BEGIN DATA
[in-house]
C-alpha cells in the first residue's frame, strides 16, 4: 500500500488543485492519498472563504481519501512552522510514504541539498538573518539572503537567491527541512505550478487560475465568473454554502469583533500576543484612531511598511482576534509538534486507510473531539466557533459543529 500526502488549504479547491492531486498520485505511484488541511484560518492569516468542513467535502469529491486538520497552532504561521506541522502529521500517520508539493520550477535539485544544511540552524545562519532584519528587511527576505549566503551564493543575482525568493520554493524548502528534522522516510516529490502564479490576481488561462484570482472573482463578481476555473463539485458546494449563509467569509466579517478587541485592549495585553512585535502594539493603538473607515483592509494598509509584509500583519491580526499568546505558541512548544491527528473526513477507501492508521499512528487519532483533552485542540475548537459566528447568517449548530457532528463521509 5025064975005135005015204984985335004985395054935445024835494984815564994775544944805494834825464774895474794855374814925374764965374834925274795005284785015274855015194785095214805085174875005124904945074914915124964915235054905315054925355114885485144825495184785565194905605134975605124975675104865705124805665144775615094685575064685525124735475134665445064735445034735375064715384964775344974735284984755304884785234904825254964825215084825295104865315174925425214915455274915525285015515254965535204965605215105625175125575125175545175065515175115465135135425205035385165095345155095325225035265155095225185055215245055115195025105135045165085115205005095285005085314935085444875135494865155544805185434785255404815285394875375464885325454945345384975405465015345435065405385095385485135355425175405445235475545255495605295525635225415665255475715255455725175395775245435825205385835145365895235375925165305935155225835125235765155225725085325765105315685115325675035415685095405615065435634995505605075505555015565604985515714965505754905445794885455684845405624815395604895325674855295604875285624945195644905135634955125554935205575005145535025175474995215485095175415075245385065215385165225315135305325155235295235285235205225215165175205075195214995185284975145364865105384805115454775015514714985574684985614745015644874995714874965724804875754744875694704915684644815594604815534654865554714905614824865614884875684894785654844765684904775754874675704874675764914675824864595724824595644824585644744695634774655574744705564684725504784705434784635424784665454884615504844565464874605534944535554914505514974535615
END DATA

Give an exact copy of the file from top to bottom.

[in-house]
C-alpha cells in the first residue's frame, strides 16, 4: 500500500488543485492519498472563504481519501512552522510514504541539498538573518539572503537567491527541512505550478487560475465568473454554502469583533500576543484612531511598511482576534509538534486507510473531539466557533459543529 500526502488549504479547491492531486498520485505511484488541511484560518492569516468542513467535502469529491486538520497552532504561521506541522502529521500517520508539493520550477535539485544544511540552524545562519532584519528587511527576505549566503551564493543575482525568493520554493524548502528534522522516510516529490502564479490576481488561462484570482472573482463578481476555473463539485458546494449563509467569509466579517478587541485592549495585553512585535502594539493603538473607515483592509494598509509584509500583519491580526499568546505558541512548544491527528473526513477507501492508521499512528487519532483533552485542540475548537459566528447568517449548530457532528463521509 5025064975005135005015204984985335004985395054935445024835494984815564994775544944805494834825464774895474794855374814925374764965374834925274795005284785015274855015194785095214805085174875005124904945074914915124964915235054905315054925355114885485144825495184785565194905605134975605124975675104865705124805665144775615094685575064685525124735475134665445064735445034735375064715384964775344974735284984755304884785234904825254964825215084825295104865315174925425214915455274915525285015515254965535204965605215105625175125575125175545175065515175115465135135425205035385165095345155095325225035265155095225185055215245055115195025105135045165085115205005095285005085314935085444875135494865155544805185434785255404815285394875375464885325454945345384975405465015345435065405385095385485135355425175405445235475545255495605295525635225415665255475715255455725175395775245435825205385835145365895235375925165305935155225835125235765155225725085325765105315685115325675035415685095405615065435634995505605075505555015565604985515714965505754905445794885455684845405624815395604895325674855295604875285624945195644905135634955125554935205575005145535025175474995215485095175415075245385065215385165225315135305325155235295235285235205225215165175205075195214995185284975145364865105384805115454775015514714985574684985614745015644874995714874965724804875754744875694704915684644815594604815534654865554714905614824865614884875684894785654844765684904775754874675704874675764914675824864595724824595644824585644744695634774655574744705564684725504784705434784635424784665454884615504844565464874605534944535554914505514974535615